Wednesday, January 20, 2016

Non-traditional students find Chillicothe Campus is a smart choice for their college pursuits

OU-C is a smart college choice for both traditional students and those who have been out of the classroom for some time. OU-C offers a comfortable environment for non-traditional learners and the flexibility to meet their busy schedules, including both classroom and online courses. Advance in your career or pursue a profession that offers more satisfaction by earning a nationally-recognized Ohio University degree.

In fact, many non-traditional learners have found that the Chillicothe Campus offered the right environment for pursuing their ambitions and realizing the transformational effects of a college education.

Mishion Payne, a 2000 graduate of Chillicothe High School, put her college education on hold for

Payne has been employed with Homeland Credit Union in Chillicothe for nearly eight years and was recently promoted to mortgage loan officer. “It feels a lot better to have a degree. I know it will benefit me in the long run, and the lessons I’ve learned along the way will last a lifetime.”

several years to juggle work and family responsibilities before earning a bachelor’s degree in applied management. “I was working full-time, had a stepson and was married. When I returned to college, I was driven by the thought that, with a degree, I can better myself, increase my income and help my family.”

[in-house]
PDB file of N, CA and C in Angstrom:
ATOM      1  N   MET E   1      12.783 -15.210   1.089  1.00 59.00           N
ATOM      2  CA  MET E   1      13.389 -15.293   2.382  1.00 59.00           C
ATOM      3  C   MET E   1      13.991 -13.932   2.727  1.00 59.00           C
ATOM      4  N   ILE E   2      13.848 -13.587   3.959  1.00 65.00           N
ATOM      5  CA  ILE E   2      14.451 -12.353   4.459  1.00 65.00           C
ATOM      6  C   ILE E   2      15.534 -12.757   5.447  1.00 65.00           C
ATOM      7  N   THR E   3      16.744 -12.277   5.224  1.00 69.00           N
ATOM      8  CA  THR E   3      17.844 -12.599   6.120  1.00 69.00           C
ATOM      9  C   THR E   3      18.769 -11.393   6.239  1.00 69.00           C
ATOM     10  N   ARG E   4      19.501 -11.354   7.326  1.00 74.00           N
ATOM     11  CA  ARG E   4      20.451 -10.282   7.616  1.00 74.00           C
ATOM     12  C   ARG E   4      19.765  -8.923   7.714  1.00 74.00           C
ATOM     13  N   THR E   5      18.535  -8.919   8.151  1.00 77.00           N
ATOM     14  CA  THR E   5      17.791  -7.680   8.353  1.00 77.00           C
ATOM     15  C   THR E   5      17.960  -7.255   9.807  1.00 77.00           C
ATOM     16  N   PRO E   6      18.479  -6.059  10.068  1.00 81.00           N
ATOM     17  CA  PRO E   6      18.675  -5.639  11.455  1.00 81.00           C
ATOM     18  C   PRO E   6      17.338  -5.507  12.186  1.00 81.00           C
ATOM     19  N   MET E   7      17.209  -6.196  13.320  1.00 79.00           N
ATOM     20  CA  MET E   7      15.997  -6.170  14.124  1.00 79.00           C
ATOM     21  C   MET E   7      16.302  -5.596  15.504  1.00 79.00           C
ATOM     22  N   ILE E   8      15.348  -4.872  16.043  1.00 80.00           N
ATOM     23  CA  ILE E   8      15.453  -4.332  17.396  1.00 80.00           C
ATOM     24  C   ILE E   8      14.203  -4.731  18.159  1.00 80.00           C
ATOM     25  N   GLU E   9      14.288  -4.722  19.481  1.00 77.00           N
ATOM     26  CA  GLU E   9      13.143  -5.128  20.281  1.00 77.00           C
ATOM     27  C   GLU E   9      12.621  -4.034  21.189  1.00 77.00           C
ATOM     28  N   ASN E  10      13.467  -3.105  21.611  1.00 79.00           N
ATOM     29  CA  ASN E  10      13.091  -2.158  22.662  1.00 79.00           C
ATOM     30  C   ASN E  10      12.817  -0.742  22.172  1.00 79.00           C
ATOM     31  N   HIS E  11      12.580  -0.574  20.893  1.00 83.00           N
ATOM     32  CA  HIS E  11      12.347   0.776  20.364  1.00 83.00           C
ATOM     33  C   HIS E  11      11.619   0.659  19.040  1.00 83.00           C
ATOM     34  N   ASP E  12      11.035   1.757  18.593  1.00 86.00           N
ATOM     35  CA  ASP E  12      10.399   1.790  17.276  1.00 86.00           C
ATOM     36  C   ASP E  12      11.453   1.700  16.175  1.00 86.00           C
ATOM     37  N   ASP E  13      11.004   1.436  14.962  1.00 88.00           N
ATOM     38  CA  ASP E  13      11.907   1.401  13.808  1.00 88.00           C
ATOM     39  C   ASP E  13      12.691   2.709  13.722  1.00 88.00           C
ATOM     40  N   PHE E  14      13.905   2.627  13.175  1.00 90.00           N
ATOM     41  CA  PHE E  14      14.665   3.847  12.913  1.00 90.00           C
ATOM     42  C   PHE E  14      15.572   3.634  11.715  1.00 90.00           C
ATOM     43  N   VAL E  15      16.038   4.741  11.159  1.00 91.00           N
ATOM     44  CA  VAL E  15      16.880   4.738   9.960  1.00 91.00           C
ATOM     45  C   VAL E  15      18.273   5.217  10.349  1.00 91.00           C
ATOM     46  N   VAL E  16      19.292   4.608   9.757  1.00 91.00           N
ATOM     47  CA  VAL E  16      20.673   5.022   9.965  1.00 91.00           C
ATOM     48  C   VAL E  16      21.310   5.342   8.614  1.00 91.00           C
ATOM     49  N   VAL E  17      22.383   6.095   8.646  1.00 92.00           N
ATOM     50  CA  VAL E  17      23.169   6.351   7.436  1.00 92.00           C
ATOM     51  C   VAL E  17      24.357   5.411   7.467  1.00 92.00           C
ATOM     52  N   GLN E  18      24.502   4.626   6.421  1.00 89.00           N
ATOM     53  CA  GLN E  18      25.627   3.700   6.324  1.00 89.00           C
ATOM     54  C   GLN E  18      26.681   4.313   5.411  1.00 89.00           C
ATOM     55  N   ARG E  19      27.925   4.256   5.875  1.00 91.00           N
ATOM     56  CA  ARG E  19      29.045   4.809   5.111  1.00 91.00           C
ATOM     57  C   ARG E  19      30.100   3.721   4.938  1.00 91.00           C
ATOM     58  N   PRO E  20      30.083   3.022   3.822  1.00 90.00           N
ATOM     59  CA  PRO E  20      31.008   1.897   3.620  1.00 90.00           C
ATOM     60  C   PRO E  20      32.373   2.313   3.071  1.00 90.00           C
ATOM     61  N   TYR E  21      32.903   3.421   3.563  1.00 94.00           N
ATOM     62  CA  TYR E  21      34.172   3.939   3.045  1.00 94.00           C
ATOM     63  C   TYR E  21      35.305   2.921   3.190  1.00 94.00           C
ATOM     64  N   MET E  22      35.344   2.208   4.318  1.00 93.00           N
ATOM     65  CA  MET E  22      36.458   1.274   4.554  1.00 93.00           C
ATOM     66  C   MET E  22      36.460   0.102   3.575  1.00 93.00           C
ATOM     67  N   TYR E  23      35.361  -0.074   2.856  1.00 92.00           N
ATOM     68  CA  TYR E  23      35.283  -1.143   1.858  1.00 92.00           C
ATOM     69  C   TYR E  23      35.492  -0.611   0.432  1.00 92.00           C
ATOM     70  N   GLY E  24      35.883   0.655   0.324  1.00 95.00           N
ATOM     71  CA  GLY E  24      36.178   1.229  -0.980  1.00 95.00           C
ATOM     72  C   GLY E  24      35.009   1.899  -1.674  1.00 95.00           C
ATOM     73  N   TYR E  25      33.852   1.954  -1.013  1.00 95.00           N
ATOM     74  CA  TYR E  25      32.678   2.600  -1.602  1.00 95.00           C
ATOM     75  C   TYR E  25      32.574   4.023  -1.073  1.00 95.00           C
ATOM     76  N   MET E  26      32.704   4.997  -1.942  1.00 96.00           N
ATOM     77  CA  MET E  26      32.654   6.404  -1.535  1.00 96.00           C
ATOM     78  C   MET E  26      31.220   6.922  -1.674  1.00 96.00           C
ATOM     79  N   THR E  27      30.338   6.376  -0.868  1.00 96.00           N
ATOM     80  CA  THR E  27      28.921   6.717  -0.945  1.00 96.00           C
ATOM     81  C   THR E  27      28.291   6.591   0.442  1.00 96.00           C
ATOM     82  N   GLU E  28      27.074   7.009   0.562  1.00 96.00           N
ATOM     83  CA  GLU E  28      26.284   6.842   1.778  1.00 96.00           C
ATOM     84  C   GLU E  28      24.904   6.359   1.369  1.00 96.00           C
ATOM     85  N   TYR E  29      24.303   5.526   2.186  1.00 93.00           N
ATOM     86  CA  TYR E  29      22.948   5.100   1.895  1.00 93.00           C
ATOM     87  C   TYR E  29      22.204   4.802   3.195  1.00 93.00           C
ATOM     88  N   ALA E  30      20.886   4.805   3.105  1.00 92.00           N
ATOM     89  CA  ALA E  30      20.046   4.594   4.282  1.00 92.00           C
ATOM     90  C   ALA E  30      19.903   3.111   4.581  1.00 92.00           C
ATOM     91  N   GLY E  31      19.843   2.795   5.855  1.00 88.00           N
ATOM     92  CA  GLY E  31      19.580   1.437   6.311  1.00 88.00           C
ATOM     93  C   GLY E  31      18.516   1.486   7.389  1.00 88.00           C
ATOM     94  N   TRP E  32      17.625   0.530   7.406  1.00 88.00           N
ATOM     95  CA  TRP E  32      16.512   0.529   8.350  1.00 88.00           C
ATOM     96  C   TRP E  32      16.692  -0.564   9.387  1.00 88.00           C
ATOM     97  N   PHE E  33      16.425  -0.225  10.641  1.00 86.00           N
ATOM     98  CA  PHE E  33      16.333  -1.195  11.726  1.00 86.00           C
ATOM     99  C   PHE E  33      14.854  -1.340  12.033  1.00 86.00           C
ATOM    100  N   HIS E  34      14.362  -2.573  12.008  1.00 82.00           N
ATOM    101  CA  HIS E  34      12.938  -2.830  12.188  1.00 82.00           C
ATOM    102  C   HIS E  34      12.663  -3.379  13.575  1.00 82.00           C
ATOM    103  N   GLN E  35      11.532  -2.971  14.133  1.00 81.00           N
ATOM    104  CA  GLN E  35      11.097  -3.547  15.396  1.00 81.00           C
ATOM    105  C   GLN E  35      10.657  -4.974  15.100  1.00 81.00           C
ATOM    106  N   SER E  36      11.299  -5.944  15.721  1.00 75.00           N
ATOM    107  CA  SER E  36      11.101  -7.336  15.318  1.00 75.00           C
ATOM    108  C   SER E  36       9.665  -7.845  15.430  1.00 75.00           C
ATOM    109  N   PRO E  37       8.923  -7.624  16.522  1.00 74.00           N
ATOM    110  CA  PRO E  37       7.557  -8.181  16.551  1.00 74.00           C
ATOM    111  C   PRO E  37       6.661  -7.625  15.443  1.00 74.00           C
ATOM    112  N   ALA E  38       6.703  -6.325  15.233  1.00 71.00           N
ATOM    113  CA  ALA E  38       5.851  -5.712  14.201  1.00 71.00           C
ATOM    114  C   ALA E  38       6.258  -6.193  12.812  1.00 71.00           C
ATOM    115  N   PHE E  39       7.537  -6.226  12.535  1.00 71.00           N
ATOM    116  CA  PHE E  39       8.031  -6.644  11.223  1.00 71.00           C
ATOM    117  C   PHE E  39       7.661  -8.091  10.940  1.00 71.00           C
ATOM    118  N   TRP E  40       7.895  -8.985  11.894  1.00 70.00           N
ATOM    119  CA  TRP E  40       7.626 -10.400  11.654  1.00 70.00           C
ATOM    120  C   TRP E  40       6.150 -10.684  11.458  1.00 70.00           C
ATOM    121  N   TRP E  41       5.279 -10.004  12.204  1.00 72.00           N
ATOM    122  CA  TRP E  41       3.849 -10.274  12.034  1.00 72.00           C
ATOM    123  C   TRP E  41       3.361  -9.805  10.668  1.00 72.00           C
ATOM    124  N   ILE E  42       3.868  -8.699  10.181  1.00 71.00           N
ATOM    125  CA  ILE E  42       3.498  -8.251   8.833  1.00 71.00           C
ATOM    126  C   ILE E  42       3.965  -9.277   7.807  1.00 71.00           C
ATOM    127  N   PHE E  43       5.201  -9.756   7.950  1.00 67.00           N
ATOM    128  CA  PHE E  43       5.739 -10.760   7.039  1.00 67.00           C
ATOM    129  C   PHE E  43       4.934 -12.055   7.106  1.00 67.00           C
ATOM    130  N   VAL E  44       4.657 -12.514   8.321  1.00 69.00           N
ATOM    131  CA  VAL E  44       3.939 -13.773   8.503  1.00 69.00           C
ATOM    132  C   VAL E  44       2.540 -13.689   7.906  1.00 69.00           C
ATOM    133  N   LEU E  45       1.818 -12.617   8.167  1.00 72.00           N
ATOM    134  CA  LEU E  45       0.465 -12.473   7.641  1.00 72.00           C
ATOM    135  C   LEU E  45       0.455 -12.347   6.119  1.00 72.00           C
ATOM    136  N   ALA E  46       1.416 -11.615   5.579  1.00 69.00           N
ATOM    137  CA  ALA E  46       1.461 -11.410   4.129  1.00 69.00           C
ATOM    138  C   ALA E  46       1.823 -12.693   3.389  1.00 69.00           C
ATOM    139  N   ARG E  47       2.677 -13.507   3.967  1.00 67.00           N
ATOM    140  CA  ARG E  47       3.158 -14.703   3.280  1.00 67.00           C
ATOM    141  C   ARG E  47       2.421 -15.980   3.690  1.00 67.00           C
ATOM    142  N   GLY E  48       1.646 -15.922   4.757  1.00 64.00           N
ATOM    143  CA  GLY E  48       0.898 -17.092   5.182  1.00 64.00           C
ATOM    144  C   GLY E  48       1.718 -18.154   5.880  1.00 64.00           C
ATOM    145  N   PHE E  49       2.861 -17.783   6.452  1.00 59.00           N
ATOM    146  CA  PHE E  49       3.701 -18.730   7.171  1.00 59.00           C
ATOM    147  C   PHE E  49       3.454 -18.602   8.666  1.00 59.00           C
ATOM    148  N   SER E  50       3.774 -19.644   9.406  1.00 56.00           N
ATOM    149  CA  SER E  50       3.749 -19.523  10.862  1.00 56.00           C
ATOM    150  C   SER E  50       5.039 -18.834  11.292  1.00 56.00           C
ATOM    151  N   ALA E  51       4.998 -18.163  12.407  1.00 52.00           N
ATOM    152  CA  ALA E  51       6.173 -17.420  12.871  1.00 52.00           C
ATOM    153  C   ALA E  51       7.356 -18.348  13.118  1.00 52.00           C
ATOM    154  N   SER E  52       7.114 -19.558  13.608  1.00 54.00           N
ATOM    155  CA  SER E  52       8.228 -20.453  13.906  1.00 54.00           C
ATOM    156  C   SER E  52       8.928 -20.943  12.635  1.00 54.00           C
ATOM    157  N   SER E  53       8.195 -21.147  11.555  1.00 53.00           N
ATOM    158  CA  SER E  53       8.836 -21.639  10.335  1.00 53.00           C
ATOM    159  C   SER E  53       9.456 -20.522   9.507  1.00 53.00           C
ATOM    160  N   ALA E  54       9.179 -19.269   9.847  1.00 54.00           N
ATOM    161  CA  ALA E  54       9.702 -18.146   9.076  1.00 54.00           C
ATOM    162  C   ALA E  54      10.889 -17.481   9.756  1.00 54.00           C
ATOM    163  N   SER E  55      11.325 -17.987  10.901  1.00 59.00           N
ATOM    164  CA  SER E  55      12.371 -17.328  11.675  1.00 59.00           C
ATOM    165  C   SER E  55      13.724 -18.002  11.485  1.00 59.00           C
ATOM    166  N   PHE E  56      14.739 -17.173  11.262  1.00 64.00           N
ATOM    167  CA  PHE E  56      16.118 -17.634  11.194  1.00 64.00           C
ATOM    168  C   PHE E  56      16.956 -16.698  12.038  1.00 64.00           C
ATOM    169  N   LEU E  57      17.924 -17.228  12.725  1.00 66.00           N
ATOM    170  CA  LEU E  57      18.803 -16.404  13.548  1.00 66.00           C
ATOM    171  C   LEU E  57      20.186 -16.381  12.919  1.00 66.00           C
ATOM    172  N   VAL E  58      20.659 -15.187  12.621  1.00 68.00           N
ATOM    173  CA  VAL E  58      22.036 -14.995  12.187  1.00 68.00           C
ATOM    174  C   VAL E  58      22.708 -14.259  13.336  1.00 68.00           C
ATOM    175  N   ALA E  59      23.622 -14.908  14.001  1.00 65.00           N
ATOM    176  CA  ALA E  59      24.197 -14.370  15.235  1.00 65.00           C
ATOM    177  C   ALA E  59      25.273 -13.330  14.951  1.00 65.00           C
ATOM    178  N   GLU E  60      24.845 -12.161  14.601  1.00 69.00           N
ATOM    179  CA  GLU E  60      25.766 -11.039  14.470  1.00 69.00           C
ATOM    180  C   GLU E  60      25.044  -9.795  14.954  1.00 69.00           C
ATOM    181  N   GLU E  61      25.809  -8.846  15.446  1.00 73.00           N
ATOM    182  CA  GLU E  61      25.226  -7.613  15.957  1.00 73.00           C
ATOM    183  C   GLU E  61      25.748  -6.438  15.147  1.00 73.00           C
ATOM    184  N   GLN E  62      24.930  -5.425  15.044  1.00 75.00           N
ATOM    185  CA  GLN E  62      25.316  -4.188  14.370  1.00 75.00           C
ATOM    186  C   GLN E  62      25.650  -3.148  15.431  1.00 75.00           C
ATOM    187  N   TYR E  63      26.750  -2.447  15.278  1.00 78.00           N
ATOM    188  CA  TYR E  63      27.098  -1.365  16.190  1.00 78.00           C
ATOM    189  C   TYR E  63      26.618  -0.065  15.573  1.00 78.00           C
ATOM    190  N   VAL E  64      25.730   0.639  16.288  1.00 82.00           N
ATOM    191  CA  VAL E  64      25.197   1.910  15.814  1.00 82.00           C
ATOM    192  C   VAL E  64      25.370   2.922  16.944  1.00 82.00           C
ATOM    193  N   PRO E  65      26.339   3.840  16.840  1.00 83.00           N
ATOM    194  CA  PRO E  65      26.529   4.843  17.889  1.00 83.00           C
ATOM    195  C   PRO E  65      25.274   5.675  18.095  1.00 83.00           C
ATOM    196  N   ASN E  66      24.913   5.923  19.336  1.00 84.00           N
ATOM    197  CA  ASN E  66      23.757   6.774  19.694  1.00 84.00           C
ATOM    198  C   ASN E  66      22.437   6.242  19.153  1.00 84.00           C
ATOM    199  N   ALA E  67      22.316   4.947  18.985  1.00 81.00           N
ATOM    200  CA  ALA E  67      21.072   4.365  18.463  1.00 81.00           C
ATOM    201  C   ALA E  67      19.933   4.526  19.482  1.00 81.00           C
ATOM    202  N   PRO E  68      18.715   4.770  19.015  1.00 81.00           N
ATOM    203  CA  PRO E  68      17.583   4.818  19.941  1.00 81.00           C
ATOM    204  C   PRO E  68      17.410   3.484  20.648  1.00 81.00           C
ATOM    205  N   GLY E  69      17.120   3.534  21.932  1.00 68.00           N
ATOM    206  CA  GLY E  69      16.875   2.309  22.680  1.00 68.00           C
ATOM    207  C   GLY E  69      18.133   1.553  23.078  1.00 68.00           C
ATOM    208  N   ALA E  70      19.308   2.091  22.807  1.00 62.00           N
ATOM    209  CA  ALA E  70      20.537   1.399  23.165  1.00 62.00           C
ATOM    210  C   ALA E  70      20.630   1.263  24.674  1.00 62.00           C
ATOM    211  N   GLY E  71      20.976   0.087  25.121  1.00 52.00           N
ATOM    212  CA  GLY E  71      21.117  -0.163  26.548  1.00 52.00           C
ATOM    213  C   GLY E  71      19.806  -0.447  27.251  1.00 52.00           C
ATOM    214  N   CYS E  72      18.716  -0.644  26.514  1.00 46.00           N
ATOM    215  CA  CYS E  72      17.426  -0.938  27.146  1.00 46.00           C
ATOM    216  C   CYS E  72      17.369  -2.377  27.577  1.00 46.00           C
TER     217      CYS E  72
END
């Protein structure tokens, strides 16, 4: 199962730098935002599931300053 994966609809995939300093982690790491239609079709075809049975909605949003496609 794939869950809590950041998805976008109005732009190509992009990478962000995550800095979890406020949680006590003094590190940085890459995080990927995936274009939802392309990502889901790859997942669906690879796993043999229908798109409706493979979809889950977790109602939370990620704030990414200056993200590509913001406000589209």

Aaron Chaney began his 22-year military career in 1990 after graduating from Chillicothe High

“Human services technology was a good fit for me,” Chaney said. “During my Navy career, I was a Chief Petty Officer. I spent a lot of time helping junior Sailors resolve issues and solve problems. HST is similar in that you sit down with a person, try to comprehend that individual’s issues and help them by creating a plan.”

School. Upon his return, Chaney earned his associate degree in human services technology (HST) and is currently pursuing his bachelor’s degree in applied management. Now he is applying the skills he learned in the military to a career of helping others.

After obtaining her GED and working as a general manager for a restaurant chain, Bobbie Herdman
decided to pursue a college education after she was told she needed a degree to be promoted into a higher position. OU-C offered the resources to open that door of opportunity. “As a non-traditional student I did not know I could have gone to college after I received my GED.” Once her associate degree is complete, Herdman plans to earn a bachelor’s degree in applied management and hopes to become a professor of business at the university level.

“It is difficult sometimes to keep up with studies, family, and a job, but with determination and hard work, anything can be achieved.”

Rhonda Wedebrook enrolled in OU-C to build the life she wants for her family. After serving in the
Army, she earned both her associate and bachelor’s degrees in nursing while balancing family responsibilities. Wedebrook is currently working at Adena Regional Medical Center as a nurse educator while completing her master’s degree in nursing. Despite her many responsibilities, Wedebrook found the support network she needed when she started classes.

“The OU-C campus is like a family. The faculty, staff and students treated me as if they knew me and truly wanted me to succeed,” Wedebrook said. “My academic advisor continues to check in on my progress as I complete my degrees. Building that relationship with my advisor gave me the drive to achieve my goals. Failure is not an option.”

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